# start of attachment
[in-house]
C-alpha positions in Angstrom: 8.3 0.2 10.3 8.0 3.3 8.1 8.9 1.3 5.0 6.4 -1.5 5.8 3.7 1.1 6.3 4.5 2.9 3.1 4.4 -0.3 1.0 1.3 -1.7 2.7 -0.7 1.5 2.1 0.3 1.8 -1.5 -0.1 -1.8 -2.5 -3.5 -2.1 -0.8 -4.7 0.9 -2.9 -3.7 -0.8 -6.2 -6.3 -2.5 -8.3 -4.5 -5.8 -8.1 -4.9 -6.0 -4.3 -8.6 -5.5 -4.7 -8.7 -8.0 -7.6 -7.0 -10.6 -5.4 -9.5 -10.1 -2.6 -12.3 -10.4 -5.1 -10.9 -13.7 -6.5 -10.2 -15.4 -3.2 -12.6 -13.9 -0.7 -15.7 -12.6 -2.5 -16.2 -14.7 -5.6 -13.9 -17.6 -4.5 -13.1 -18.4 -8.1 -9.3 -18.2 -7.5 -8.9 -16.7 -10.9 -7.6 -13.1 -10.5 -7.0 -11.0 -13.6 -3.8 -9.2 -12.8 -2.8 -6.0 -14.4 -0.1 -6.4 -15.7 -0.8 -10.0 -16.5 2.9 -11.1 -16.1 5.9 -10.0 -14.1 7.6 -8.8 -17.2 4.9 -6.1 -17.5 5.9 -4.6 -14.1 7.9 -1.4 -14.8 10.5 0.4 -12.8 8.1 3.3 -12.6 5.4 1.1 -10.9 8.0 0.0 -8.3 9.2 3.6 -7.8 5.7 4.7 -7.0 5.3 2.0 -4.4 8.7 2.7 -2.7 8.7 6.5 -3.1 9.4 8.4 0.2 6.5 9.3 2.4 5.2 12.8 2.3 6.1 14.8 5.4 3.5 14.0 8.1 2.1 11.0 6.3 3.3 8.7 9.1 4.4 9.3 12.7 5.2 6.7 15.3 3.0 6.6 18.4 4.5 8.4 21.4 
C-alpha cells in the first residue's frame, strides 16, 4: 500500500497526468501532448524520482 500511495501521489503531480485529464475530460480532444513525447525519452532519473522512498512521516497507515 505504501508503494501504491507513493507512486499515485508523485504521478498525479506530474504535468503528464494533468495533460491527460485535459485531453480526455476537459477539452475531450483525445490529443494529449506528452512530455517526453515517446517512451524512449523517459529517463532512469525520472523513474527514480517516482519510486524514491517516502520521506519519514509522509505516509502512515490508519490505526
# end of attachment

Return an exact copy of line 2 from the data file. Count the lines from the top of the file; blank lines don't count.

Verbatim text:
C-alpha positions in Angstrom: 8.3 0.2 10.3 8.0 3.3 8.1 8.9 1.3 5.0 6.4 -1.5 5.8 3.7 1.1 6.3 4.5 2.9 3.1 4.4 -0.3 1.0 1.3 -1.7 2.7 -0.7 1.5 2.1 0.3 1.8 -1.5 -0.1 -1.8 -2.5 -3.5 -2.1 -0.8 -4.7 0.9 -2.9 -3.7 -0.8 -6.2 -6.3 -2.5 -8.3 -4.5 -5.8 -8.1 -4.9 -6.0 -4.3 -8.6 -5.5 -4.7 -8.7 -8.0 -7.6 -7.0 -10.6 -5.4 -9.5 -10.1 -2.6 -12.3 -10.4 -5.1 -10.9 -13.7 -6.5 -10.2 -15.4 -3.2 -12.6 -13.9 -0.7 -15.7 -12.6 -2.5 -16.2 -14.7 -5.6 -13.9 -17.6 -4.5 -13.1 -18.4 -8.1 -9.3 -18.2 -7.5 -8.9 -16.7 -10.9 -7.6 -13.1 -10.5 -7.0 -11.0 -13.6 -3.8 -9.2 -12.8 -2.8 -6.0 -14.4 -0.1 -6.4 -15.7 -0.8 -10.0 -16.5 2.9 -11.1 -16.1 5.9 -10.0 -14.1 7.6 -8.8 -17.2 4.9 -6.1 -17.5 5.9 -4.6 -14.1 7.9 -1.4 -14.8 10.5 0.4 -12.8 8.1 3.3 -12.6 5.4 1.1 -10.9 8.0 0.0 -8.3 9.2 3.6 -7.8 5.7 4.7 -7.0 5.3 2.0 -4.4 8.7 2.7 -2.7 8.7 6.5 -3.1 9.4 8.4 0.2 6.5 9.3 2.4 5.2 12.8 2.3 6.1 14.8 5.4 3.5 14.0 8.1 2.1 11.0 6.3 3.3 8.7 9.1 4.4 9.3 12.7 5.2 6.7 15.3 3.0 6.6 18.4 4.5 8.4 21.4 